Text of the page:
The devastating March earthquake and tsunami in Japan is still fresh in our minds, and there’s still a lot of work to be done as the rebuilding continues. But where debris and images of the disastrous event may weigh on minds and hearts, signs of hope have sprung in the form of Mitsubishi i-MiEVs and Nissan Leafs.
How exactly did two battery-electric vehicles marketed as environmentally conscious city cars see major service as disaster-relief workhorses? The answer is pretty elementary. In the event of a natural disaster in urbanized areas, maintaining properly working civil infrastructure is a monumental task for local governments. Barring catastrophic damage, piped water and electricity are two major utilities that should quickly return to service. On the other hand, keeping gas stations brimming with fuel can be a logistical nightmare due to stifled travel and rubble-ridden roads.
Here’s where Mitsubishi and Nissan enter frame. The automakers’ respective EVs — the i-MiEV and Leaf — were pressed in to recovery effort service in the numerous affected areas. They wouldn’t be used for heavy lifting but for duties including shuttling supplies and refugees. In all, Mitsubishi dispatched 89 i-MiEVs (to be simply called “i” in the U.S.) to various prefectures impacted by the earthquake/tsunami.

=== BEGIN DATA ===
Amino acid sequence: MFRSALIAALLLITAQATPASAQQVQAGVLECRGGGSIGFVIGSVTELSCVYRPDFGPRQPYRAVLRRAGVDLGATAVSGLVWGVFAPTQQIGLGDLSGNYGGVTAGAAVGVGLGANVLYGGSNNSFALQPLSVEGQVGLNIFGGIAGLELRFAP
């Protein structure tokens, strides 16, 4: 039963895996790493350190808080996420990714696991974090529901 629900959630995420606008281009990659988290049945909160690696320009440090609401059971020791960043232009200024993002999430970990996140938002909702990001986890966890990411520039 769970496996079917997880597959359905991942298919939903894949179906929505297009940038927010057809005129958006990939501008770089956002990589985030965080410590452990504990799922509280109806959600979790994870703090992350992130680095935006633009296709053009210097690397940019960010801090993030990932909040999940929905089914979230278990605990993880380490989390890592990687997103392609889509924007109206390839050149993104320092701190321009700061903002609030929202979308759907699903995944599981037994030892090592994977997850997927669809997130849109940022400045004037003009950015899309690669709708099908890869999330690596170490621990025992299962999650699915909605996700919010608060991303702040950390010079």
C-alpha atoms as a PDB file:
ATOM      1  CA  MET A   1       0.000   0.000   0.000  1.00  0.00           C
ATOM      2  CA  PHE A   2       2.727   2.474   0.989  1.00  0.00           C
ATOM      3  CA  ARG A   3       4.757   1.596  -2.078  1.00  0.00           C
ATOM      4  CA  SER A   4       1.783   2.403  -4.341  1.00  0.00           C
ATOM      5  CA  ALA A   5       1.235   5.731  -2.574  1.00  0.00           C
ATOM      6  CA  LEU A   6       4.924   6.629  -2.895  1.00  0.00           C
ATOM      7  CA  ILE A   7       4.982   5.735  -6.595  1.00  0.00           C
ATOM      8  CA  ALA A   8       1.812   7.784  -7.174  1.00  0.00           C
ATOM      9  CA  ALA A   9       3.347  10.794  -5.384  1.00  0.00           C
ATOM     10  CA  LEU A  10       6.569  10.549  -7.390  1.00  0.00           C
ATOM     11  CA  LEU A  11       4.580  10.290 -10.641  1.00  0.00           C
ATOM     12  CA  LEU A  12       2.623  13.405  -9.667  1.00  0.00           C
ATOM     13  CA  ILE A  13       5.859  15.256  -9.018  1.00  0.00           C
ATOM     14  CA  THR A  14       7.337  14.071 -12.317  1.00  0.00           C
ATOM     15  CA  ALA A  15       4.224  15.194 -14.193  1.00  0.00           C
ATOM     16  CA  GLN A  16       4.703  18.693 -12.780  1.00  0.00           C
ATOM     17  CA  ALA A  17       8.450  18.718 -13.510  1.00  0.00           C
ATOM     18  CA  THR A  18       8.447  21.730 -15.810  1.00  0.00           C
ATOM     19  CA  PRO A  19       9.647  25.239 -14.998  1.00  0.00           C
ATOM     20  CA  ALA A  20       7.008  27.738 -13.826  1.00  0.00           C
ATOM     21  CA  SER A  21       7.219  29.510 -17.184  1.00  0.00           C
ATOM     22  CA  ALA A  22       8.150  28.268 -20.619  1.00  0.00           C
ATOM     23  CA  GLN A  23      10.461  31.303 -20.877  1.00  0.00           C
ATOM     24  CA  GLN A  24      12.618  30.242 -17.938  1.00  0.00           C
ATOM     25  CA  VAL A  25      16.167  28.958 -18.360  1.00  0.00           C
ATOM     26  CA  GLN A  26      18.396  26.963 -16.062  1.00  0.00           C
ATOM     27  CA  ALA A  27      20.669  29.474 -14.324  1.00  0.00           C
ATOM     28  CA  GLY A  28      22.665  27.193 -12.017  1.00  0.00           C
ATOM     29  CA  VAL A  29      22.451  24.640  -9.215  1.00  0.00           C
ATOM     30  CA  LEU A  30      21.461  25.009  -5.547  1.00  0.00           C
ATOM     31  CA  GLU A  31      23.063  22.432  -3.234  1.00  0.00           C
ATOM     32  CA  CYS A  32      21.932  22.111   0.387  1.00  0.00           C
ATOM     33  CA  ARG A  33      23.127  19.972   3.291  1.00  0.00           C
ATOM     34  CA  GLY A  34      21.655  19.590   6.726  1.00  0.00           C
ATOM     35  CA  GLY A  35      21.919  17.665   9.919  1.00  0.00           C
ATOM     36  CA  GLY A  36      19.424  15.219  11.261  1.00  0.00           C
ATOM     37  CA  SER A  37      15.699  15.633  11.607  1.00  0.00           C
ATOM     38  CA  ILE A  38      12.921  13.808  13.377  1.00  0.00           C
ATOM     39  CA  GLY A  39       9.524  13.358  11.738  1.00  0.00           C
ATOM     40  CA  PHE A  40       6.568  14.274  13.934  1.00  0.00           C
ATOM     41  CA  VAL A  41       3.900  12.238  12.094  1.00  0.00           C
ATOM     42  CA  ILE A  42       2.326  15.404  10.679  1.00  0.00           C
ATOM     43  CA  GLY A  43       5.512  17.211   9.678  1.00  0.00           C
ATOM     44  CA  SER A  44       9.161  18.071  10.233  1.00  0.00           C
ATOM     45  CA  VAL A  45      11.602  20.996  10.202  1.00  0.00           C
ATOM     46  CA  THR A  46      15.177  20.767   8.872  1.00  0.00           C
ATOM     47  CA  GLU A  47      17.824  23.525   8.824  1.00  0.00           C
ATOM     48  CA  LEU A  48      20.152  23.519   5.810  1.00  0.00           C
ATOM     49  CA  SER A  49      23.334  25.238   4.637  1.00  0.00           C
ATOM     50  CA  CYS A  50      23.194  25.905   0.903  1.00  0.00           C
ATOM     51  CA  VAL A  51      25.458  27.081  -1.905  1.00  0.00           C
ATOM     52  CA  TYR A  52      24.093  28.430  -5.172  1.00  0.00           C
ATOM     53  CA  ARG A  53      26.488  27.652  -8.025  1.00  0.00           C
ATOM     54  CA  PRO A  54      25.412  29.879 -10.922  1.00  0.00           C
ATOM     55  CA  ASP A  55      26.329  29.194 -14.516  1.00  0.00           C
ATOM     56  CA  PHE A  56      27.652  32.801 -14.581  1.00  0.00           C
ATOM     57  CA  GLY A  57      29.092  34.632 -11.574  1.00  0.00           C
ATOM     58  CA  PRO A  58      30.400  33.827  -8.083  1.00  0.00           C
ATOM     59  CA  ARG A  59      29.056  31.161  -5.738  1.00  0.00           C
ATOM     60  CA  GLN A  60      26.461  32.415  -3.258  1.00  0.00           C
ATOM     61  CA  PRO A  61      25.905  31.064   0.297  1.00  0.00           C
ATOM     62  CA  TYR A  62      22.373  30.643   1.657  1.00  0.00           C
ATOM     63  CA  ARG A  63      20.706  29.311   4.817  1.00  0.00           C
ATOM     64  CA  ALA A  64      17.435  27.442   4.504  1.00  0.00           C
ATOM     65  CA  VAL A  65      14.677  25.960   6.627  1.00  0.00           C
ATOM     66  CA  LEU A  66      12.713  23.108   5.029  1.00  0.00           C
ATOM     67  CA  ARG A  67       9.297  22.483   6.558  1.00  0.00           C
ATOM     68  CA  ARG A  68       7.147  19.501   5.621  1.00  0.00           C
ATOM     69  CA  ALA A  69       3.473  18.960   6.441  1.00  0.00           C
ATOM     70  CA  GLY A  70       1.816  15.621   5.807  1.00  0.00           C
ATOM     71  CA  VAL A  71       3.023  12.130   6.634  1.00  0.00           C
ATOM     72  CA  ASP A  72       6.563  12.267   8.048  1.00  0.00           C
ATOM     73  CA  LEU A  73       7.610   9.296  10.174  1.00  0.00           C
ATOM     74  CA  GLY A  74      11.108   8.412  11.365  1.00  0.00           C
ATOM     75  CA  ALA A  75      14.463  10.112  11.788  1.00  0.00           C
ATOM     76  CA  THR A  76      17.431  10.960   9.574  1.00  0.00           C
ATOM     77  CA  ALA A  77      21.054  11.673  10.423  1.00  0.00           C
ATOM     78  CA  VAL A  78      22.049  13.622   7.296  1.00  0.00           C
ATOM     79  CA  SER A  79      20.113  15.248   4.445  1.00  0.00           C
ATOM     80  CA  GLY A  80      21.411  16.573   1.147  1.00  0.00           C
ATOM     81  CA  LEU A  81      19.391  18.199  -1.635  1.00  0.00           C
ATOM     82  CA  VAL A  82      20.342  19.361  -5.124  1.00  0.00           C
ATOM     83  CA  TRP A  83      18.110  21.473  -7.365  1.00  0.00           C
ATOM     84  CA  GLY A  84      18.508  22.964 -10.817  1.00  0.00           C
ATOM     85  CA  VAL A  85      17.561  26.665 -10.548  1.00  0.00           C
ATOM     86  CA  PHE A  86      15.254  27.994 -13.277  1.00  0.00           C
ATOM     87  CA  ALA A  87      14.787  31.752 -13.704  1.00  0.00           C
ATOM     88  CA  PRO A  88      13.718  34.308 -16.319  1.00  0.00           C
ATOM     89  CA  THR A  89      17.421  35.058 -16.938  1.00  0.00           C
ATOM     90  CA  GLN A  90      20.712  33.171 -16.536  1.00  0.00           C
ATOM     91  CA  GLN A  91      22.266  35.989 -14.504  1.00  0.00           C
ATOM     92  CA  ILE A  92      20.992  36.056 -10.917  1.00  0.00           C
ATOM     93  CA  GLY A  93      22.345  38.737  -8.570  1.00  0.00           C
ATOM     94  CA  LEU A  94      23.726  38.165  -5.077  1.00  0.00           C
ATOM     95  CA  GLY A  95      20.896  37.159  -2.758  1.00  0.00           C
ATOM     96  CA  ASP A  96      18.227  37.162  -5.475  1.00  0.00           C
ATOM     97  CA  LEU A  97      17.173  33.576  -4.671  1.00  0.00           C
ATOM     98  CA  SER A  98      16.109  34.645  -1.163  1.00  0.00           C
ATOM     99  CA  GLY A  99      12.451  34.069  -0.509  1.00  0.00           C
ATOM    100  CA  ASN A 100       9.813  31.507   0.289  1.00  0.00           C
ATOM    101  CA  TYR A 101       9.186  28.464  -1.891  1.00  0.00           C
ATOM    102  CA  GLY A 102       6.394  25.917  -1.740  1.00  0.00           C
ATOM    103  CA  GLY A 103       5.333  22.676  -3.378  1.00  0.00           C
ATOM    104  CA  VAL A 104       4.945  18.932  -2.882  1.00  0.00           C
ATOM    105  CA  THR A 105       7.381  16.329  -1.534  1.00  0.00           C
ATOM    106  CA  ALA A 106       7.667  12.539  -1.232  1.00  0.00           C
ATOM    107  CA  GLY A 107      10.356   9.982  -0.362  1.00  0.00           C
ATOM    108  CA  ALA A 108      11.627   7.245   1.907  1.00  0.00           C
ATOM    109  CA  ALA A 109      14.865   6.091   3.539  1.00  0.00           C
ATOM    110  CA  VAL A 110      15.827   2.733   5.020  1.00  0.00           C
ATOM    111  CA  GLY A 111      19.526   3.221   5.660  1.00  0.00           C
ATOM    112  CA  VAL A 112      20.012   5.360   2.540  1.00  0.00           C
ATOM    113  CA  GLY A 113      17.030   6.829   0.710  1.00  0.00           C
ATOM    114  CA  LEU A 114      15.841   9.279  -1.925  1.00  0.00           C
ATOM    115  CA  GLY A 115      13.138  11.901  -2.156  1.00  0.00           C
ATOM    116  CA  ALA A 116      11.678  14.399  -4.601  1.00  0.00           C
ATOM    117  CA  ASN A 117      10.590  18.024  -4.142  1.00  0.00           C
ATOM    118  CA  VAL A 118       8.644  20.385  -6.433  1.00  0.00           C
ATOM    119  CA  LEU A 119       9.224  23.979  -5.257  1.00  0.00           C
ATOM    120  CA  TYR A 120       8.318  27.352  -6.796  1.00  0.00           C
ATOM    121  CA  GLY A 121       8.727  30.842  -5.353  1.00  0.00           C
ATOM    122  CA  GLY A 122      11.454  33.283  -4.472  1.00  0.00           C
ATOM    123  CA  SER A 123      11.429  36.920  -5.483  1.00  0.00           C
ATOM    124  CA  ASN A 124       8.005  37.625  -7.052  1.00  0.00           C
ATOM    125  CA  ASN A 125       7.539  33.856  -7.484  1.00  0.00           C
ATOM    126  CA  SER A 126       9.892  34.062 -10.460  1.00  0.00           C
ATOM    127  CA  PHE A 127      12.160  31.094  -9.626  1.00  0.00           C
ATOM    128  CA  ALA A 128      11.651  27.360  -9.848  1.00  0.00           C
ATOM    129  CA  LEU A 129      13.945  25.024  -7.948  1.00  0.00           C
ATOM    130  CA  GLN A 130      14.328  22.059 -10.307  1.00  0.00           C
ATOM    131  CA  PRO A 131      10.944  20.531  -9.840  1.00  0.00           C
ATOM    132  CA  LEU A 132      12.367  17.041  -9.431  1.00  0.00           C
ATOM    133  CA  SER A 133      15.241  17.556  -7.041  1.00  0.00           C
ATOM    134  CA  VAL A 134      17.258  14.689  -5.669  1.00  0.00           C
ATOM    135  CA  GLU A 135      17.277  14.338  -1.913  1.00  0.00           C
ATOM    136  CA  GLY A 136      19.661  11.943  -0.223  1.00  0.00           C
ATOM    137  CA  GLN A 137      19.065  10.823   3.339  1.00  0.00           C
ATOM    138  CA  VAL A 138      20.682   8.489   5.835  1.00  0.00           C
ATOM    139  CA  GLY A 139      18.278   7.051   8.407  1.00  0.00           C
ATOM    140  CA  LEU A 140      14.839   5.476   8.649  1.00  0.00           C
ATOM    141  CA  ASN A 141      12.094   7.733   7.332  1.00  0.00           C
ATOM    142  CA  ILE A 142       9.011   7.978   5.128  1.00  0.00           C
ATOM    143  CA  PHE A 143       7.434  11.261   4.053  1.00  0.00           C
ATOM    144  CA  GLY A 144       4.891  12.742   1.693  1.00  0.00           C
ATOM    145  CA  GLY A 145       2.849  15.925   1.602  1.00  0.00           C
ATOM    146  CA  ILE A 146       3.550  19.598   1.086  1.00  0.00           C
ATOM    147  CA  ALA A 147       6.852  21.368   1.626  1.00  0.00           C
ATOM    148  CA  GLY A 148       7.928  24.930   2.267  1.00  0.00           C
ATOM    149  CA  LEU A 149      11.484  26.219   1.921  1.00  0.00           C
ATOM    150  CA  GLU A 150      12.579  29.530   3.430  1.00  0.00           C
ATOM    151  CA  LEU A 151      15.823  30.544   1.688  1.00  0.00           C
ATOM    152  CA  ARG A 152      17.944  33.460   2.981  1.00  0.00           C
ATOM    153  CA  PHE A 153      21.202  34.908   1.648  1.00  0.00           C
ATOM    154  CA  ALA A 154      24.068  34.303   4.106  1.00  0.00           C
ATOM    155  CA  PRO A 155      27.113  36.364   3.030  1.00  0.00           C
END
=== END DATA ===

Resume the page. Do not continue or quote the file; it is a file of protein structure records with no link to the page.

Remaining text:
Japan’s electrical outlets instantly found extensive use. Whether it was through the standard single-phase 100-volt outlet, higher-rated 200-volt, or a DC fast charger (generically between 300-500 volts), i-MiEVs and Nissan Leafs were taking as much electricity as they could add. In the city of Sendai, the electric cars congregated at city hall each night to charge the batteries before venturing back out for another day’s work. On average, the cars are being driven 30-45 miles per day, well within either EV’s battery range.
“There was almost no gas at the time, so I was extremely thankful when I heard about the offer,” Tetsuo Ishii told the New York Times, a division chief in Sendai’s environmental department. “If we hadn’t received the cars, it would have been very difficult to do what we needed to.”
Mitsubishi and Nissan aren’t alone in sending EVs. Other cities have loaned affected areas their own electric cars in hopes of aiding relief work. One of the city of Soja’s i-MiEVs took four days to make the 600-mile trek to the Tohoku region.
Japan’s electrical grid is heavily dependent on petroleum-powered generation (around 45 percent according to the U.S. Energy Information Administration) but the cost to recharge is still relatively cheap compared to a gallon of gas. According to the New York Times, a DC fast charge at a Nissan dealership costs around 500 yen, or $6.19 according to current currency exchange rates. A conventional overnight charge via AC outlet is 100 yen ($1.24), though the NYT article didn’t specify the vehicle being charged nor a kilowatt-hour amount added. But strictly for comparison, a gallon of gas in Japan would be around $7.